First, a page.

And, as a simple platformer, it's still head and shoulders above the rest. It's side tasks disappoint, but only when inevitable comparisons with the previous spryo's are made. As a stand alone game, Spyro three is derivative but still satisfying. Exploring and picking up gems isn't as important as it used to be, but it's still a lot of fun, and their large scale makes for at least one or two impressive set pieces a level, such as the underwater caverns of Seashell shore, or the fantastic, awe inspiring fluffy towers of cloud spires. Gliding, charging and flaming your way around them is a great pleasure, and the actual platforming challenges in the game are far more refined than what has gone before.

As I mentioned earlier, the graphics are nothing short of stunning. This game has more style and imagination in it's visuals than any other on the Playstation. It's a shame that the entire cast of enemies consists of rhynocs (Rhinocerus style guards), as the first two game housed some impressively imaginative enemy designs. But the animation on said enemies and the level's characters is still staggeringly detailed. More advanced than any other platformer on Sony's grey box, they bend over backwards to immerse you in the already impressive fairytale style cartoon world. The size of the levels and the effort and detail put into their look is equally sensational. The game's look is so finely crafted and carefully painted (speaking figuratively, of course) that seeing the game's next world is reason enough to do your best.

The game's music will split opinions, I'm sure. It is far more subtle and unintrusive than what Insomniac have previously demonstrated. At first, it's slightly irritating and wholly disappointing. But it grows on you, and as it does, you begin to see it's qualities and how it enhances the main game's atmosphere. Still, as much as I appreciate the pleasant guitar strumming bits and odd clip clap tunes, I yearn for the more encouraging, rousing score from Spyro 2. The voice acting is acceptable for the most part, and excellent in places. Spyro's forgettable voice is ordinary and totally unoffensive, and each levels's inhabitants are voiced professionally and with a great deal of charisma. There are two exceptions from this general standard, Bianca the apprentice sorceress has some great voice work and her character is helped by some dramatic entrances. Also, there is hunter, the Cheetah who helps you along the way, he voice is exceptionally childish and annoying. Listening to each syllable in his sentences being over-pronounced is infuriating, it's lucky he doesn't speak all that much.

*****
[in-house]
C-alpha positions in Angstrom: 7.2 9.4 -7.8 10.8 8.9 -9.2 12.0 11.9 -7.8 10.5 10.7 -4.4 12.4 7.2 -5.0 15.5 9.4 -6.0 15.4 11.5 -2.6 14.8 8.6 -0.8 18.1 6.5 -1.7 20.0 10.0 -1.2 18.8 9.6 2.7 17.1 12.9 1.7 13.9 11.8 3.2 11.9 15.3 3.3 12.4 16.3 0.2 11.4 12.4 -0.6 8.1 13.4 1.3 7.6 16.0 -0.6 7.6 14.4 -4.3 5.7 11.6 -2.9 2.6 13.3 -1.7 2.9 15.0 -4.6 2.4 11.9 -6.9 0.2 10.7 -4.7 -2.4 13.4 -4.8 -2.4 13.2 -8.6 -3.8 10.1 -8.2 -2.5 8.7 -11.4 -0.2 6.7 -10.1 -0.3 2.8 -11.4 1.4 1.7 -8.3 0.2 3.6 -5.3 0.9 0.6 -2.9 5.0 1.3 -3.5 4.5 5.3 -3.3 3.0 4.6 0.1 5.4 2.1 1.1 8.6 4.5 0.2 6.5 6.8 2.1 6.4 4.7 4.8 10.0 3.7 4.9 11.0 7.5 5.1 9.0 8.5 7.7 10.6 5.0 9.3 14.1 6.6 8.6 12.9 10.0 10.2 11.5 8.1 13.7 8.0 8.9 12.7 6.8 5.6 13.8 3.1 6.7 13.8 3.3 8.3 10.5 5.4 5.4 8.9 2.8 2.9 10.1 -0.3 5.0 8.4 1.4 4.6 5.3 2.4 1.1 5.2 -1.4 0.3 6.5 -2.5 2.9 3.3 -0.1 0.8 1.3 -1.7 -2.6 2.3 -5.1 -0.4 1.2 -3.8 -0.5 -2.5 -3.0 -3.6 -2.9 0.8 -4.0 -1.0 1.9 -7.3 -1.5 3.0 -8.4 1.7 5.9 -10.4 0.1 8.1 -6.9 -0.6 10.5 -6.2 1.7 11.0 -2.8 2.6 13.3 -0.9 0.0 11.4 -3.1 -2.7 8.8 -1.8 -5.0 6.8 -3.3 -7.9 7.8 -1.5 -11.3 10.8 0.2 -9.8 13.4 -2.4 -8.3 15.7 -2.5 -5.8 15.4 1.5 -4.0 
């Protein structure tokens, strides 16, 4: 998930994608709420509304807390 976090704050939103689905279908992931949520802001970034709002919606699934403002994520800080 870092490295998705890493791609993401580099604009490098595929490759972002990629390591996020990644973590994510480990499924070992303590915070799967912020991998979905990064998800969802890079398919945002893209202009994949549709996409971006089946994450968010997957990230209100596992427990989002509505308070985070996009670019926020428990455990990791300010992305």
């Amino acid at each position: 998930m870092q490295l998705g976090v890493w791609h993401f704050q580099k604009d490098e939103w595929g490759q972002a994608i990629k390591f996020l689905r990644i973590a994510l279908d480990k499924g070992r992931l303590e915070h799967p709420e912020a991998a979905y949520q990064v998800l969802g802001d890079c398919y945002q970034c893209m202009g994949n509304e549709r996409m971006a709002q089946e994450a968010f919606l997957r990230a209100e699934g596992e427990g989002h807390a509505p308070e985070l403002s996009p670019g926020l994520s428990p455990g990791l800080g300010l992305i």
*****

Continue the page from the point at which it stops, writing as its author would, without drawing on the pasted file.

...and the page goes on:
This is probably the most difficult of the Spyro trilogy, and the huge number of side tasks (Some very challenging) will keep you occupied for ages. The game has the usual tough speedways (Destroying and coming into contact with a certain number of objects within a time limit) and the fairly dispensable Sparx levels (Top down shooting affairs which start off fun but the mundane structure soon grates) are there to add extra variety. So there's a wealth of things to do and, although the main game itself is still typically easy, there is a lot more challenge to be had than in Spyro 1 and 2.

It's true to say I was disappointed with Spyro 3, but I was far from horrified. There are enough expertly structured challenges and levels in here to make the game an essential purchase for platformer and Spyro fans alike. But, when you look at it up close, the main game is less satisfying than Spyro 2, and the side tasks aren't as well thought out, in almost all departments it is an inferior game. It still offers up superbly enjoyable, familiar entertainment, but it doesn't shine nearly as brightly as it should.

The Spyro who loved me
+ Still a lot of fun
+ Some great level design
+ The exploring gameplay dynamic still holds true
+ Lots of variety
+ Immense worlds
+ Splendid, jaw-dropping visuals
+ Atmospheric, subtle music
+ A huge challenge
+ Fantastic style
+ Some good voice acting
+ Aesthetically flawless
+ Good pacing

Old flame, same game
- No significant changes to the main body of the game
- Too crowded with side challenges
- Levels not as big as they were before
- Lacking in consistency, balance and imagination in the gameplay department
- Not as good as either of the previous games
- Skating? Ugh

If you like this....
Spyro the Dragon - PSX: Not as varied or pretty, but a little more fulfilling
Spyro 2: Gateway to Glimmer - PSX: The high point of playstation platforming and an enthralling, unrelentingly entertaining game.
Spyro: Season of Ice - GBA: Deeply flawed and deeply satisfying in equal parts. Satisfying wins out in the end though


Reviewer's Score: 7/10 | Originally Posted: 02/26/02, Updated 02/26/02